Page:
SCHOLARLY COMMUNICATION ISSUES
A NEWSLETTER FOR THE UIUC COMMUNITY
February 9, 2005
Paula Kaufman, University Librarian, Editor
NIH POLICY ON ENHANCING ACCESS TO NIH-FUNDED RESEARCH
Institutes of Health (NIH) announces its policy on enhancing public access to
archived publications resulting from NIH-funded research. Beginning May 2, 2005,
NIH-funded investigators are requested to submit to the NIH National Library of
Medicine's (NLM) PubMed Central (PMC) an electronic version of the author's
final manuscript upon acceptance for publication, resulting from research
supported, in whole or in part, with direct costs from NIH. The author's final
manuscript is defined as the final version accepted for journal publication, and
includes all modifications from the publishing peer review process.
This policy applies to all research grant and career development award mechanisms, cooperative agreements, contracts, Institutional and Individual Ruth L. Kirschstein National Research Service Awards, as well as NIH intramural research studies. The policy is intended to: 1) create a stable archive of peer-reviewed research publications resulting from NIH-funded research to ensure the permanent preservation of these vital published research findings; 2) secure a searchable compendium of these peer-reviewed research publications that NIH and its awardees can use to manage more efficiently and to understand better their research portfolios, monitor scientific productivity, and ultimately, help set research priorities; and 3) make published results of NIH-funded research more readily accessible to the public, health care providers, educators, and scientists.
This final NIH Public Access Policy (the “Policy”) reflects modifications and clarifications to the proposed policy released September 3, 2004, in the NIH Guide for Grants and Contracts and September 17, 2004, in the Federal Register and the more than 6,000 public comments received through November 16, 2004. The most significant change in the Policy from that originally proposed is to provide more flexibility for authors to specify the timing of the posting of their final manuscripts for public accessibility through PMC. The proposed policy indicated a six-month delay of posting through PMC. The Policy now requests and strongly encourages that authors specify posting of their final manuscripts for public accessibility as soon as possible (and within 12 months of the publisher's official date of final publication). The Policy also clarifies that the publication date is the publisher's official date of final publication.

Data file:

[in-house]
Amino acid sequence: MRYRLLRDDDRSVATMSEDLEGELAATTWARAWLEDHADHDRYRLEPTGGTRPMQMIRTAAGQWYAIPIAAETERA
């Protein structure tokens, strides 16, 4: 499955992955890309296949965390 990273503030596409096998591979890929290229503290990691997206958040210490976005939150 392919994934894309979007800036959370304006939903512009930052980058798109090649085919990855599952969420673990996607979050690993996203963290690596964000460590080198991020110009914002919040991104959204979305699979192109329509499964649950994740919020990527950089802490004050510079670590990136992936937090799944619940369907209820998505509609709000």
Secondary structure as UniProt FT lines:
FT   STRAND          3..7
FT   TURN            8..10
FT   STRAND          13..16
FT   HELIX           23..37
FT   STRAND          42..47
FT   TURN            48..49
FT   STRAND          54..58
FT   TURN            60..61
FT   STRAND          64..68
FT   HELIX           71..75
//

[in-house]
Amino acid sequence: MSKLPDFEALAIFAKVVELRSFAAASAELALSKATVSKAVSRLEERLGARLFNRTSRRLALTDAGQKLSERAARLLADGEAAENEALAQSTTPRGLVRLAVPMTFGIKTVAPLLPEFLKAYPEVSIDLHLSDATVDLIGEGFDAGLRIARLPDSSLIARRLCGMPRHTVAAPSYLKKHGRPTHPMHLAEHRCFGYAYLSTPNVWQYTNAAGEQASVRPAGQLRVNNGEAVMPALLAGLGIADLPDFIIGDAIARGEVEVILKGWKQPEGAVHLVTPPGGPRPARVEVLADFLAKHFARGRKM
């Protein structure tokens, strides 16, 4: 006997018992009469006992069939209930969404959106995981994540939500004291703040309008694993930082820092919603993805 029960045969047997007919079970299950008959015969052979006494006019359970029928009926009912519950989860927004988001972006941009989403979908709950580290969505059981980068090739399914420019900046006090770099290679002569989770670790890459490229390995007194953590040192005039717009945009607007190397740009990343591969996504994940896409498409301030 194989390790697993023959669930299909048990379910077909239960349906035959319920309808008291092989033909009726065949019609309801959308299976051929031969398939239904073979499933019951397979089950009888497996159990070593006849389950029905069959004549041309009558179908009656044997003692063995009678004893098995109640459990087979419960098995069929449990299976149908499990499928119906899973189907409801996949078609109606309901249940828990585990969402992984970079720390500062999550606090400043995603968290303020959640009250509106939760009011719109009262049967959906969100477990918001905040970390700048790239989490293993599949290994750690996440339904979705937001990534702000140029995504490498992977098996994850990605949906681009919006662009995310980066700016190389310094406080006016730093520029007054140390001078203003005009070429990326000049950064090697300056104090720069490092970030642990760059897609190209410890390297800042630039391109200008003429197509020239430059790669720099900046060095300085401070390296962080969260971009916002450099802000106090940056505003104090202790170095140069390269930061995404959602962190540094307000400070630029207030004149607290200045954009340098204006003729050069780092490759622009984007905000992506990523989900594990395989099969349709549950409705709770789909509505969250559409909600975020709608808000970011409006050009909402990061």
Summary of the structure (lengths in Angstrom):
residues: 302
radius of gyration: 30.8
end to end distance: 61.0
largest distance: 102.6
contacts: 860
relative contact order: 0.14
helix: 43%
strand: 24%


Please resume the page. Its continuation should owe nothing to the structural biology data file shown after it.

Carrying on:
PUBLIC INTEREST ADVOCATES QUESTION NIH ENHANCED ACCESS POLICY
Public interest supporters of the NIH Enhanced Public Access Plan today declared the just-announced policy falls short of their expectations and long-standing recommendations. In a letter addressed to Health and Human Services (HHS) Secretary Michael Leavitt, the Alliance for Taxpayer Access outlined its key concerns with the NIH plan:
• The policy is entirely voluntary. Although NIH research in question is funded by taxpayer dollars, the agency is leaving the decision up to each author whether to make their research results available.
• The policy lacks any definitive time frame or deadline by which NIH-funded research must be available for public use.
• The policy puts grant recipients in the untenable position of trying to meet the contradictory expectations of their funding agency and their publisher. 2/3/05
GOOGLE TESTING VIDEO SEARCHING
Google recently launched a test service to search video from ABC, PBS, Fox News and others—throwing its hat into a market already being staked out by major rivals. At the same time, Google search competitor Yahoo Inc. said it had beefed up content on its own video search service. Google began indexing video for its Google Video service in December. The new service helps users find what they're looking for by searching the closed captioning text that runs with the video. Unlike other services that find and play video clips, Google's initial version shows selected text, up to five still video images and a variety of viewing information. The announcement from the Web search leader came amid broad speculation that Google had been building a repository of searchable video content much in the way it is archiving books housed in major libraries. Yahoo launched the test version of its video search service in December, the same month privately held Blinkx unveiled its beta of Blinkx TV. Its service also searches content on Yahoo's own movie, music and news sites. Reuters 1/25/05 http://www.reuters.com/newsArticle.jhtml?type=internetNews&storyID=7417063
£1.7m KEEPS MEDIEVAL BOOK IN U.K.